R.S. Murthi for New Straits Times gave a rating of two-and-a-half stars out of five for Enya's performance and three out of five for the album's sound quality. He writes the album is a "ho-hum New Age effort" with "pretty melodies" but, on the other hand, its "dense textures conceal a compositional shallowness". He deemed some of the track titles "pompous" but the more successful songs, such as "Deora Ar Mo Chroi", are so due to their traditional Celtic elements rather than Enya's own compositions.[40] At Metacritic, which assigns a normalised rating out of 100 to reviews from mainstream critics, the album received an average score of 41, which indicates "mixed or average reviews", based on 8 reviews. Stephen Thompson of The A.V. Club found it too derivative of Enya's previous albums, which he found far superior to A Day Without Rain.[41] In his review for The Village Voice, Robert Christgau panned the album as nonsense, "goopier, more simplistic" than Watermark (1988).[36]

Steve Morse welcomed the album in a report for The Boston Globe. He thought the album is "arguably her best work because there is more emphasis on her gorgeous soprano lead vocals rather than the lush, multitracked harmony vocals".[4] Billboard complimented the album's production, writing the more experimental songs like "Only Time" and "Lazy Days" "not only freshen a musical formula that still works extremely well but also leave the listener happily curious about Enya's next move".[42] Rolling Stone remarked that the album sounded too similar with her previous releases and thought a change in musical direction after Paint the Sky with Stars would have been better. Her "skill at ephemeral sonic watercolors has grown wearisome, like a relative who tells the same stories every holiday."[6] In the Baltimore Sun, J. D. Considine thought the album brings "the same lush, contemplative vein" as Enya's previous albums, but thought they were formed of "pretty but unconnected" tracks. A Day Without Rain, however, was more of a unified album that compared to "a suite instead of a pop album". "One by One", he thought, "conveys all the qualities of a pop hit without succumbing to the typical transience of a Top-40 favorite".[43] People recommended the "masterful" album for a "rainy day" because of Enya's characteristic sound and tranquil mood.[44]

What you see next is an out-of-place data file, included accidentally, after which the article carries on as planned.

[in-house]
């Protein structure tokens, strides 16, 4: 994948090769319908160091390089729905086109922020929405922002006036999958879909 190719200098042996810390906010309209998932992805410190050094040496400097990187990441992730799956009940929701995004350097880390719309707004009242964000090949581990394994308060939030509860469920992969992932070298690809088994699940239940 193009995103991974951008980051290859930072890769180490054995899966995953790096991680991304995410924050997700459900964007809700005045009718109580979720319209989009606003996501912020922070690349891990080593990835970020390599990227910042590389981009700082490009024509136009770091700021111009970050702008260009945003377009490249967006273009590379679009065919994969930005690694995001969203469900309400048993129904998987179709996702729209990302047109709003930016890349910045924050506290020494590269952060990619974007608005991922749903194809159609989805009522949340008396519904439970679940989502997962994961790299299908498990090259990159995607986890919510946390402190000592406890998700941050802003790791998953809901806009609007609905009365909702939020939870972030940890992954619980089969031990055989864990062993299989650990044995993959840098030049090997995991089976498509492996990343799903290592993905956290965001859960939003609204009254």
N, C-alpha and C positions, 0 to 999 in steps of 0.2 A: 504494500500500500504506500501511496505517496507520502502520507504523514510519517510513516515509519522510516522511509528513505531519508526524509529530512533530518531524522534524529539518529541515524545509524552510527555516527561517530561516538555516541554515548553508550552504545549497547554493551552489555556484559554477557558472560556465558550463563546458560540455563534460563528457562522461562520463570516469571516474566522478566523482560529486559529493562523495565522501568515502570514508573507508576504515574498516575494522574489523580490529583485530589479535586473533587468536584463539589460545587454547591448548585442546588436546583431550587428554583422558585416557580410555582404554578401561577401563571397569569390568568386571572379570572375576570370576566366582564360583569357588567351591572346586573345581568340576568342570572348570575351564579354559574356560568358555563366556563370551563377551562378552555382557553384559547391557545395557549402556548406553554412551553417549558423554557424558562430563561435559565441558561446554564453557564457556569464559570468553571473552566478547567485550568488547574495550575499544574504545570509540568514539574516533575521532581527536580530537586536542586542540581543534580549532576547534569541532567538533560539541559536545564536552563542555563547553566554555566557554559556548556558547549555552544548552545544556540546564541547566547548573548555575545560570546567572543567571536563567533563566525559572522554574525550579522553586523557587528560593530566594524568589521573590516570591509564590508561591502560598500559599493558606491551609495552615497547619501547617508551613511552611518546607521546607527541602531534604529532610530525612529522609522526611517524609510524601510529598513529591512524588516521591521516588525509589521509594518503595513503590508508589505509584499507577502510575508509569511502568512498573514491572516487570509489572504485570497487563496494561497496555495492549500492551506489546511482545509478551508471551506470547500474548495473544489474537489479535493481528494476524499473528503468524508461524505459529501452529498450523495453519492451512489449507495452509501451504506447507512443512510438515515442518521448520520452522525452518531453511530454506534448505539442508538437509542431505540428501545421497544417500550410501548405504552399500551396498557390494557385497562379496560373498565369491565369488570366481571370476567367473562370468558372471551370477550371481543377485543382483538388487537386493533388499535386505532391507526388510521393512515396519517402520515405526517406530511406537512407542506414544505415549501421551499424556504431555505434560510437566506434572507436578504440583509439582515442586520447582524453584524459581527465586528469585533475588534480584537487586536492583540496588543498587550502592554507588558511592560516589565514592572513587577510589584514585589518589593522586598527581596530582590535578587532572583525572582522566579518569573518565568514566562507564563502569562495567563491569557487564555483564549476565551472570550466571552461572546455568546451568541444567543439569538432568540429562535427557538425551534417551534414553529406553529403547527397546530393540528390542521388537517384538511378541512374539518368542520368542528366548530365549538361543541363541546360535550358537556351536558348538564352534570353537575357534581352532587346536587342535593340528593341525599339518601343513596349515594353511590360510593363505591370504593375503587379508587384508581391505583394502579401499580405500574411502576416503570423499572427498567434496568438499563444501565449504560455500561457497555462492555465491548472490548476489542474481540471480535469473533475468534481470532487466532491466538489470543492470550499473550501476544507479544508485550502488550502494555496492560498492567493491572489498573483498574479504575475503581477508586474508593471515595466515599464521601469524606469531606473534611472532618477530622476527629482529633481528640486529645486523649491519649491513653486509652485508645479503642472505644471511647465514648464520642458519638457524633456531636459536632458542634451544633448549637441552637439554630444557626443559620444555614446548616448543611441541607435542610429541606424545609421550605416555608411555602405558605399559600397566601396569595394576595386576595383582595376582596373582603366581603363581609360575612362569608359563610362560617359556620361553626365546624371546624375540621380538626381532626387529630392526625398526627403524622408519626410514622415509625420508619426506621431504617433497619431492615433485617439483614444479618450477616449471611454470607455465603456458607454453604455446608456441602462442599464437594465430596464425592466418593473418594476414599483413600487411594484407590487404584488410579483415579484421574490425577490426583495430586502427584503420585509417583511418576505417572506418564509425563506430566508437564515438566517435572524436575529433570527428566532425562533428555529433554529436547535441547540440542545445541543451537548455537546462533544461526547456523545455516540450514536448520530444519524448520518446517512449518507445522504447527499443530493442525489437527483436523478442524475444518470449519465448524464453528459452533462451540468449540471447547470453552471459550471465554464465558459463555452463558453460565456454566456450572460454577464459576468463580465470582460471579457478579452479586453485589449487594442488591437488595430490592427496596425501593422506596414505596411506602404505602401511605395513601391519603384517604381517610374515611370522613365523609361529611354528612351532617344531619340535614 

Track listing[edit]

All music composed by Enya, all songs produced by Nicky Ryan,[45] all lyrics by Roma Ryan, except where noted.

No. Title Lyrics Length
1. "A Day Without Rain"     2:38
2. "Wild Child"   Roma Ryan, Enya 3:47
3. "Only Time"   Roma Ryan, Enya, Nicky Ryan 3:38
4. "Tempus Vernum"     2:24
5. "Deora Ar Mo Chroí (Tears on my Heart)"     2:48
6. "Flora's Secret"     4:07
7. "Fallen Embers"     2:31
8. "Silver Inches"     1:37
9. "Pilgrim"     3:12
10. "One by One"     3:56
11. "The First of Autumn"     3:10
12. "Lazy Days"     3:42

Personnel[edit]

Music
  • Enya – composition, instruments, voices
Production
  • Enya – arrangement, mixing
  • Nicky Ryan – production, arrangement, engineering, mixing
  • Stylorouge – design, art direction
  • Sheila Rock – front cover photography
  • Sheila Rock – all other photography
  • Simon Fowler – all other photography
  • The Handsome Foundation – costume design
  • Wired Strings – additional strings
  • Dick Beetham – mastering at 360 Mastering

Chart performance[edit]

Certifications[edit]

Region Certification Certified units/Sales
Argentina (CAPIF)[85] Gold 30,000*
Australia (ARIA)[86] 3× Platinum 210,000^
Austria (IFPI Austria)[87] Platinum 50,000*
Belgium (BEA)[88] 2× Platinum 100,000*
Brazil (ABPD)[89] Gold 100,000*
Canada (Music Canada)[90] 8× Platinum 800,000^
Denmark (IFPI Denmark)[91] Platinum 50,000^
France (SNEP)[92] Gold 100,000*
Germany (BVMI)[93] 3× Platinum 900,000^
Japan (RIAJ)[94] 4× Platinum 800,000^
Mexico (AMPROFON)[95] Gold 75,000^
Netherlands (NVPI)[96] 3× Platinum 240,000^
New Zealand (RMNZ)[97] Platinum 15,000^
Poland (ZPAV)[98] Gold 50,000*
Spain (PROMUSICAE)[99] 2× Platinum 200,000^
Sweden (GLF)[100] Platinum 80,000^
Switzerland (IFPI Switzerland)[101] 2× Platinum 100,000^
United Kingdom (BPI)[102] 2× Platinum 600,000^
United States (RIAA)[103] 7× Platinum 7,000,000^
Summaries
Europe (IFPI)[104] 3× Platinum 3,000,000*
Worldwide 16,000,000[105]

*sales figures based on certification alone
^shipments figures based on certification alone

References[edit]

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Preceded by
Collection by Tracy Chapman
Fever by Kylie Minogue
Austrian Chart number-one album
14 October 2001
28 October 2001
Succeeded by
Fever by Kylie Minogue
Fever by Kylie Minogue
Preceded by
Hits PUR – 20 Jahre eine Band by Pur
Fever by Kylie Minogue
German Media Control Chart number-one album
14 – 21 October 2001
4 November 2001
Succeeded by
Fever by Kylie Minogue